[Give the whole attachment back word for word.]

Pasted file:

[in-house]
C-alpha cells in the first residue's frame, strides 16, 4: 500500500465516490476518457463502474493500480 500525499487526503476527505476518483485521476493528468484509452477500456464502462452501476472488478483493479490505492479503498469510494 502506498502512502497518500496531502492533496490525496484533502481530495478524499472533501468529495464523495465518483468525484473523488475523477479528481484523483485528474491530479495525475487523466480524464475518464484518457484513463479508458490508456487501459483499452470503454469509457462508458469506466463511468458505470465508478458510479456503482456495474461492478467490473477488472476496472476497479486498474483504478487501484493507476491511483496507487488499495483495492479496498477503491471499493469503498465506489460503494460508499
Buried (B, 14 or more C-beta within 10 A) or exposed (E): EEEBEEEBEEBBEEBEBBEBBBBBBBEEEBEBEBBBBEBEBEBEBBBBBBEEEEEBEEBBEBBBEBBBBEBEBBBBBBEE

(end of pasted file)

[in-house]
C-alpha cells in the first residue's frame, strides 16, 4: 500500500465516490476518457463502474493500480 500525499487526503476527505476518483485521476493528468484509452477500456464502462452501476472488478483493479490505492479503498469510494 502506498502512502497518500496531502492533496490525496484533502481530495478524499472533501468529495464523495465518483468525484473523488475523477479528481484523483485528474491530479495525475487523466480524464475518464484518457484513463479508458490508456487501459483499452470503454469509457462508458469506466463511468458505470465508478458510479456503482456495474461492478467490473477488472476496472476497479486498474483504478487501484493507476491511483496507487488499495483495492479496498477503491471499493469503498465506489460503494460508499
Buried (B, 14 or more C-beta within 10 A) or exposed (E): EEEBEEEBEEBBEEBEBBEBBBBBBBEEEBEBEBBBBEBEBEBEBBBBBBEEEEEBEEBBEBBBEBBBBEBEBBBBBBEE